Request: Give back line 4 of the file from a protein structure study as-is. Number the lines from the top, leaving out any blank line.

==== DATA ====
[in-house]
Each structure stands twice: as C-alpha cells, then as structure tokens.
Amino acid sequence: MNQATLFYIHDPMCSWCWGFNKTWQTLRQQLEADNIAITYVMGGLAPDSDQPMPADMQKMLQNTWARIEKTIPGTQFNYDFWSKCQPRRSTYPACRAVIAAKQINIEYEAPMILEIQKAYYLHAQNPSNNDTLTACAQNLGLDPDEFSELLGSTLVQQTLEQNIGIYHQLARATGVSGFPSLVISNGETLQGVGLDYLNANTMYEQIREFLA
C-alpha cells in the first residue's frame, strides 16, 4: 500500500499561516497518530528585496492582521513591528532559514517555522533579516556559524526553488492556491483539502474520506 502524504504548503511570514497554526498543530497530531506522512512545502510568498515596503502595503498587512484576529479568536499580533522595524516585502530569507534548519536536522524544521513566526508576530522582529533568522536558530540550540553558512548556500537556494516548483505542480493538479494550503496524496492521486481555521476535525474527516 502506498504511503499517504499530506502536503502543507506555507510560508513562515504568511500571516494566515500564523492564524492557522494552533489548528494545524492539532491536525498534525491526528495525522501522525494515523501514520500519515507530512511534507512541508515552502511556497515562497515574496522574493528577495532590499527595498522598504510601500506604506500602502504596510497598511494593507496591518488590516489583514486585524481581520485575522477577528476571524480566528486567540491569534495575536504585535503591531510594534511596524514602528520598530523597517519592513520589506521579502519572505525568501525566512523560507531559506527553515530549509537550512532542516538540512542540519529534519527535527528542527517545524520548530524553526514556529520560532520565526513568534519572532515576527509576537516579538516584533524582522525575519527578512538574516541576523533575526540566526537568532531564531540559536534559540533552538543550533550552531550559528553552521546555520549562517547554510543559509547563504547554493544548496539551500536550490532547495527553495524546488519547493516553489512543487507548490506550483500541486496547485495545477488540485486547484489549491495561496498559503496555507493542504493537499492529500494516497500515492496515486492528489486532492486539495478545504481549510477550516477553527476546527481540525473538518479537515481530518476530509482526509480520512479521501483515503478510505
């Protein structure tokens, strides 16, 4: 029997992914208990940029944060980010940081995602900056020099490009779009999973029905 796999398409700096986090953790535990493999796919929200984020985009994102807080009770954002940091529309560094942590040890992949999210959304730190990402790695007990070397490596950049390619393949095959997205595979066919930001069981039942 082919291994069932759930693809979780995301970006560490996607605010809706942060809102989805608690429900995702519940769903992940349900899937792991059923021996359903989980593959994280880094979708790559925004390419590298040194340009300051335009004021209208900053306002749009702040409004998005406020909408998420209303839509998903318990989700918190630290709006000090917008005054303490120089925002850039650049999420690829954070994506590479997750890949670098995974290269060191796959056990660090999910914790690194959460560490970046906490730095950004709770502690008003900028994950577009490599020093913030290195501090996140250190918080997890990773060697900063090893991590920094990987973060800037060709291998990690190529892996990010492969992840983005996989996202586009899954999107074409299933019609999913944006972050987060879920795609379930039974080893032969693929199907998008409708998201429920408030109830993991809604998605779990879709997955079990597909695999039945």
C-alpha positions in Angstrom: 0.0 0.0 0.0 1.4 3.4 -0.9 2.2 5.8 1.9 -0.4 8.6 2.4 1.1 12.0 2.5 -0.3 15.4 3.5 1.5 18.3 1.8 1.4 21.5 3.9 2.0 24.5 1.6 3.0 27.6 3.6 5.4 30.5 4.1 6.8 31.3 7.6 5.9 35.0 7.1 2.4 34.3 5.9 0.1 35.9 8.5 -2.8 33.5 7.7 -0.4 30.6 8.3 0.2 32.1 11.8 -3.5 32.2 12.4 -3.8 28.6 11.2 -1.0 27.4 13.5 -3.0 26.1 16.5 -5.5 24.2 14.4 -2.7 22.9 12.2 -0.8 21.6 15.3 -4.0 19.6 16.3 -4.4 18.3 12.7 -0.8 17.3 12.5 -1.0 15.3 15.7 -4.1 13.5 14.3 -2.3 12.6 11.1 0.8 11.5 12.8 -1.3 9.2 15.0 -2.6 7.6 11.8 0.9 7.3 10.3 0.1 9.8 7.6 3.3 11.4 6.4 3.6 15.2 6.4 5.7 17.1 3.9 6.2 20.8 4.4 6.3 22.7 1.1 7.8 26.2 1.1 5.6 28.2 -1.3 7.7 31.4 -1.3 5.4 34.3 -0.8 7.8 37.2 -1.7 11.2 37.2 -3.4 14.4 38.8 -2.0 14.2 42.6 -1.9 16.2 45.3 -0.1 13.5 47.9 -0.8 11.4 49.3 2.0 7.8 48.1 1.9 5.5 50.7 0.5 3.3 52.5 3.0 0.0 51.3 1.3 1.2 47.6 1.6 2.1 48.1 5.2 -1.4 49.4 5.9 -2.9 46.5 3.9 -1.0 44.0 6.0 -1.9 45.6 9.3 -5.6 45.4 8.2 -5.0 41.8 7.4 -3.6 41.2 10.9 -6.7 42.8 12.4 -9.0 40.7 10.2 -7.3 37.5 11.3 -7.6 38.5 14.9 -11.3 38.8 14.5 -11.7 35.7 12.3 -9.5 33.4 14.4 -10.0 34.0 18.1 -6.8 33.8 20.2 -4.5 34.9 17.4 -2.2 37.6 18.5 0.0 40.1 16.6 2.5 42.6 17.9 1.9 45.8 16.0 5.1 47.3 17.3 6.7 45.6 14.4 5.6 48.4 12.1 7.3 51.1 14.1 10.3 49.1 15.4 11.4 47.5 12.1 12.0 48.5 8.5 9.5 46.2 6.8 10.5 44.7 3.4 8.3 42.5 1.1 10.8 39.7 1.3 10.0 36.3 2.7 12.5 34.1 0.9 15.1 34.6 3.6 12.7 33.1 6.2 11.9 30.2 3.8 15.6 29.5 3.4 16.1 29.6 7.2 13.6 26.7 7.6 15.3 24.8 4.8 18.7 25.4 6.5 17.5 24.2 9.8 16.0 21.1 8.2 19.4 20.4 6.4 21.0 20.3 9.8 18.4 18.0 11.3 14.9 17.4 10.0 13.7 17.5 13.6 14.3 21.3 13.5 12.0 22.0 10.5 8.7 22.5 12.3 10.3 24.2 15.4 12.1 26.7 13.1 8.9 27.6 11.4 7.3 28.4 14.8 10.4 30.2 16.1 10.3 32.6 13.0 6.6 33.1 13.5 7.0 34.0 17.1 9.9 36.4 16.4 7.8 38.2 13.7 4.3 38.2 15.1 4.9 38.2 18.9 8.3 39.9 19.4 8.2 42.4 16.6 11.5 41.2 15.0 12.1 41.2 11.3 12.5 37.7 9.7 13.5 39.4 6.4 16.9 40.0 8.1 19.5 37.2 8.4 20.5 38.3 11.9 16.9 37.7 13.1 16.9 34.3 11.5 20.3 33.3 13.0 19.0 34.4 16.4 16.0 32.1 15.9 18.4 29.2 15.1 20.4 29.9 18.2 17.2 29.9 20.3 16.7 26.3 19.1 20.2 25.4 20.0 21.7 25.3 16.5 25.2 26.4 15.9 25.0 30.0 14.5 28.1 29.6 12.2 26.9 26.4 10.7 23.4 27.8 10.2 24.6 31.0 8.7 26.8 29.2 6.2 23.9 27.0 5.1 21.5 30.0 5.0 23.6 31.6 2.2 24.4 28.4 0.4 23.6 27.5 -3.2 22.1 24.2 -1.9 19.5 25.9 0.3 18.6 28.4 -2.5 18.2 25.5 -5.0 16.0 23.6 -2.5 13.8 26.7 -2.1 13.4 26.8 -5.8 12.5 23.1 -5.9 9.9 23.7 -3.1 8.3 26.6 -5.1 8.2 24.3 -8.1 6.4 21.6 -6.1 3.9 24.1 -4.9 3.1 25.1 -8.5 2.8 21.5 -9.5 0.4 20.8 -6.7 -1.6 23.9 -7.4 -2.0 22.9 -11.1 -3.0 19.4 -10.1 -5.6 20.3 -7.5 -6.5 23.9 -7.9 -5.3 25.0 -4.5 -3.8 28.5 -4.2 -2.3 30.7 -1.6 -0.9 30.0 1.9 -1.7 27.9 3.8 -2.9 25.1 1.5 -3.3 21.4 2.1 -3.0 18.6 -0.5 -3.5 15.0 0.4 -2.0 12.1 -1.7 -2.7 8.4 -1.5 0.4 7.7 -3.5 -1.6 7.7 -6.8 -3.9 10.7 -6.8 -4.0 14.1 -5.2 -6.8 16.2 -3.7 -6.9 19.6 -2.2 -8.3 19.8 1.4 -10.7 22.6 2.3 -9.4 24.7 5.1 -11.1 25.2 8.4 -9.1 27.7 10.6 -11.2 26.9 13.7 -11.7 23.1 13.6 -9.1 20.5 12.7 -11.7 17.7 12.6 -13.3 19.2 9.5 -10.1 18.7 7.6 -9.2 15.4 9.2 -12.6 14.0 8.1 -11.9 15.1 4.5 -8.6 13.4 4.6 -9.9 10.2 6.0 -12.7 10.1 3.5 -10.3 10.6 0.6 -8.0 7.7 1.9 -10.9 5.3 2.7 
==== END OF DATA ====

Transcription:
C-alpha cells in the first residue's frame, strides 16, 4: 500500500499561516497518530528585496492582521513591528532559514517555522533579516556559524526553488492556491483539502474520506 502524504504548503511570514497554526498543530497530531506522512512545502510568498515596503502595503498587512484576529479568536499580533522595524516585502530569507534548519536536522524544521513566526508576530522582529533568522536558530540550540553558512548556500537556494516548483505542480493538479494550503496524496492521486481555521476535525474527516 502506498504511503499517504499530506502536503502543507506555507510560508513562515504568511500571516494566515500564523492564524492557522494552533489548528494545524492539532491536525498534525491526528495525522501522525494515523501514520500519515507530512511534507512541508515552502511556497515562497515574496522574493528577495532590499527595498522598504510601500506604506500602502504596510497598511494593507496591518488590516489583514486585524481581520485575522477577528476571524480566528486567540491569534495575536504585535503591531510594534511596524514602528520598530523597517519592513520589506521579502519572505525568501525566512523560507531559506527553515530549509537550512532542516538540512542540519529534519527535527528542527517545524520548530524553526514556529520560532520565526513568534519572532515576527509576537516579538516584533524582522525575519527578512538574516541576523533575526540566526537568532531564531540559536534559540533552538543550533550552531550559528553552521546555520549562517547554510543559509547563504547554493544548496539551500536550490532547495527553495524546488519547493516553489512543487507548490506550483500541486496547485495545477488540485486547484489549491495561496498559503496555507493542504493537499492529500494516497500515492496515486492528489486532492486539495478545504481549510477550516477553527476546527481540525473538518479537515481530518476530509482526509480520512479521501483515503478510505